Visitors to the Bourne Scenic Campground will be able to stay in three newly constructed cabins this summer, thanks to the work of junior and senior carpentry students at Upper Cape Cod Regional Technical School.
Each cabin is able to sleep six people between two bedrooms. The cabins also have a bathroom and a common area with kitchen counter space. Outside the cabins, campers will have access to a fire pit and a gas grill for cooking.
“This was a great learning experience for the kids,” Upper Cape Tech Superintendent Roger Forget said. “What a great way to give back to the community.”
Throughout the year, the students have spent their carpentry shop weeks onsite under the instruction and guidance of teachers Kevin McFadyen and Wilbur Lavoie. The cabins they built are the first of 10 that will be available to campers.
Bourne Recreation Authority operations manager John Morill said all of the cabins have already sold out for the summer.
The students’ accomplishment was celebrated on Wednesday, June 9, at the campground, where the students were invited to a ribbon-cutting ceremony. Mr. Lavoie and his class of juniors arrived onsite to cut a blue ribbon in front of one of the cabins, named The Cod Fish Lodge.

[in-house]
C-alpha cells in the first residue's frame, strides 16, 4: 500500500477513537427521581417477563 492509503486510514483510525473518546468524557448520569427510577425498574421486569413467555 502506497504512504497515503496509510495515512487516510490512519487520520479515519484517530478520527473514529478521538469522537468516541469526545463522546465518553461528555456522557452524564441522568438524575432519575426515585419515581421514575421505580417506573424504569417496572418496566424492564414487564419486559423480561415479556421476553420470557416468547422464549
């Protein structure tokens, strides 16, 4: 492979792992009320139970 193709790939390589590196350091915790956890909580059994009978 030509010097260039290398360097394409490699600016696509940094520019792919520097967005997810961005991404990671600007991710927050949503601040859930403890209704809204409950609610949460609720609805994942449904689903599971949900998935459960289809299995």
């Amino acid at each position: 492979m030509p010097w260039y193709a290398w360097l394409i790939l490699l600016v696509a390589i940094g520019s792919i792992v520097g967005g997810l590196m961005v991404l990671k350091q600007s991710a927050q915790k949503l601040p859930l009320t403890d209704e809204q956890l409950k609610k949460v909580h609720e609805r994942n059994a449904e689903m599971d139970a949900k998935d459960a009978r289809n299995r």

A banner with the phrase “Building for the Future Together” was draped across the front deck of the cabin.
The recreation authority’s facilities and construction project coordinator, Bob Corradi, said the phrase has two meanings—the students are building for their own futures in their fields, and they are also building for the future of the campground.
Valendena Fernandes, a student from Wareham, had the honor of cutting the ribbon.
She said the experience of building the cabins was sometimes stressful, but it was also a lot of fun. As a young woman looking to work in the carpentry industry, she said, it has been an empowering experience.
Her classmate, Marcus Wellington of Buzzards Bay, said it has been great to be outside during the year and to get the hands-on education.
“It’s fun to know that someone will be staying here,” Keeley Thornell of Wareham said.
She said that working on the cabins as a class was a bonding experience, especially since the students did not know each other well before the assignment; working on a project like this meant that they were depending on each other.
Valendena compared the class to being like ants on an ant farm, where everyone had a job to do and they had to work as a team to get that job done.
Jett Marice of Wareham said the first cabin was the most difficult to get done because the students were just getting their bearings. However, by the third they had a really good idea of what they were doing.
“By the third cabin we were getting it done in half the time,” he said.
They all said they are grateful for the opportunity to have the hands-on education this year, as it is difficult to impossible to get a good technical education remotely.
All of them are looking forward to careers in some aspect of construction. Valendena and Marcus want to go into business together building treehouses, Keeley is interested in the architectural side of construction, and Jett wants to build tiny homes.